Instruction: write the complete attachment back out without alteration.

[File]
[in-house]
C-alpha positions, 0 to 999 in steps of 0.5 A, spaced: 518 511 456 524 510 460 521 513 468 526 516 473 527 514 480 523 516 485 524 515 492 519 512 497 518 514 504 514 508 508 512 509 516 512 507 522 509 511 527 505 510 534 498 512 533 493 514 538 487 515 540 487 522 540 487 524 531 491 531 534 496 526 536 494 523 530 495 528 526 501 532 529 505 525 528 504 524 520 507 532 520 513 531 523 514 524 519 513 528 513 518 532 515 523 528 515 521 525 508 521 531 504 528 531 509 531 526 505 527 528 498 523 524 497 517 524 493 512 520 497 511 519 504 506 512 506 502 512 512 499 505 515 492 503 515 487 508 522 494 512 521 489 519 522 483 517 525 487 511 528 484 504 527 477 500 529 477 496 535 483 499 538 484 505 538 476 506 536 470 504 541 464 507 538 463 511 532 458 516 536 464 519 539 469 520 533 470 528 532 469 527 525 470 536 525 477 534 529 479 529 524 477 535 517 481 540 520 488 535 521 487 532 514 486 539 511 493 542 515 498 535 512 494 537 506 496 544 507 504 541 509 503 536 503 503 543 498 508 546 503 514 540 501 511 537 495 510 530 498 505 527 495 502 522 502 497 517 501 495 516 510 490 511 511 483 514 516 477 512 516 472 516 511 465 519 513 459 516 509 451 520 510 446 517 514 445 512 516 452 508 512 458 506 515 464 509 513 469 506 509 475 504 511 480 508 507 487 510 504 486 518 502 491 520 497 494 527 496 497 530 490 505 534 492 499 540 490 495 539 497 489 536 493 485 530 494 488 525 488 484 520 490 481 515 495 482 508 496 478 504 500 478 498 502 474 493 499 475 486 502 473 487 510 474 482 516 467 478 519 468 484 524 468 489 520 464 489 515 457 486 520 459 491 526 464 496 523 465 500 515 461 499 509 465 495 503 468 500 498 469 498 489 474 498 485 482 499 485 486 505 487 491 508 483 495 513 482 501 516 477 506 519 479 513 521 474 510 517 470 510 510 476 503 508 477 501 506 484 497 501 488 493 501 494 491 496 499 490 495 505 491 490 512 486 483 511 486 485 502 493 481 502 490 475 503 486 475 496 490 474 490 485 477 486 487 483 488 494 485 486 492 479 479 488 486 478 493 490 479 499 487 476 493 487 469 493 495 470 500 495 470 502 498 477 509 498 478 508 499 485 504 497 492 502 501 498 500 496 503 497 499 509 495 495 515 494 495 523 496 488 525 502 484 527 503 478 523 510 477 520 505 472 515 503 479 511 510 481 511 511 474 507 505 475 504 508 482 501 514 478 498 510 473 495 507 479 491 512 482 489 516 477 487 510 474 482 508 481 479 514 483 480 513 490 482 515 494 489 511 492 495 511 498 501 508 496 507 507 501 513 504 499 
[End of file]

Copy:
[in-house]
C-alpha positions, 0 to 999 in steps of 0.5 A, spaced: 518 511 456 524 510 460 521 513 468 526 516 473 527 514 480 523 516 485 524 515 492 519 512 497 518 514 504 514 508 508 512 509 516 512 507 522 509 511 527 505 510 534 498 512 533 493 514 538 487 515 540 487 522 540 487 524 531 491 531 534 496 526 536 494 523 530 495 528 526 501 532 529 505 525 528 504 524 520 507 532 520 513 531 523 514 524 519 513 528 513 518 532 515 523 528 515 521 525 508 521 531 504 528 531 509 531 526 505 527 528 498 523 524 497 517 524 493 512 520 497 511 519 504 506 512 506 502 512 512 499 505 515 492 503 515 487 508 522 494 512 521 489 519 522 483 517 525 487 511 528 484 504 527 477 500 529 477 496 535 483 499 538 484 505 538 476 506 536 470 504 541 464 507 538 463 511 532 458 516 536 464 519 539 469 520 533 470 528 532 469 527 525 470 536 525 477 534 529 479 529 524 477 535 517 481 540 520 488 535 521 487 532 514 486 539 511 493 542 515 498 535 512 494 537 506 496 544 507 504 541 509 503 536 503 503 543 498 508 546 503 514 540 501 511 537 495 510 530 498 505 527 495 502 522 502 497 517 501 495 516 510 490 511 511 483 514 516 477 512 516 472 516 511 465 519 513 459 516 509 451 520 510 446 517 514 445 512 516 452 508 512 458 506 515 464 509 513 469 506 509 475 504 511 480 508 507 487 510 504 486 518 502 491 520 497 494 527 496 497 530 490 505 534 492 499 540 490 495 539 497 489 536 493 485 530 494 488 525 488 484 520 490 481 515 495 482 508 496 478 504 500 478 498 502 474 493 499 475 486 502 473 487 510 474 482 516 467 478 519 468 484 524 468 489 520 464 489 515 457 486 520 459 491 526 464 496 523 465 500 515 461 499 509 465 495 503 468 500 498 469 498 489 474 498 485 482 499 485 486 505 487 491 508 483 495 513 482 501 516 477 506 519 479 513 521 474 510 517 470 510 510 476 503 508 477 501 506 484 497 501 488 493 501 494 491 496 499 490 495 505 491 490 512 486 483 511 486 485 502 493 481 502 490 475 503 486 475 496 490 474 490 485 477 486 487 483 488 494 485 486 492 479 479 488 486 478 493 490 479 499 487 476 493 487 469 493 495 470 500 495 470 502 498 477 509 498 478 508 499 485 504 497 492 502 501 498 500 496 503 497 499 509 495 495 515 494 495 523 496 488 525 502 484 527 503 478 523 510 477 520 505 472 515 503 479 511 510 481 511 511 474 507 505 475 504 508 482 501 514 478 498 510 473 495 507 479 491 512 482 489 516 477 487 510 474 482 508 481 479 514 483 480 513 490 482 515 494 489 511 492 495 511 498 501 508 496 507 507 501 513 504 499 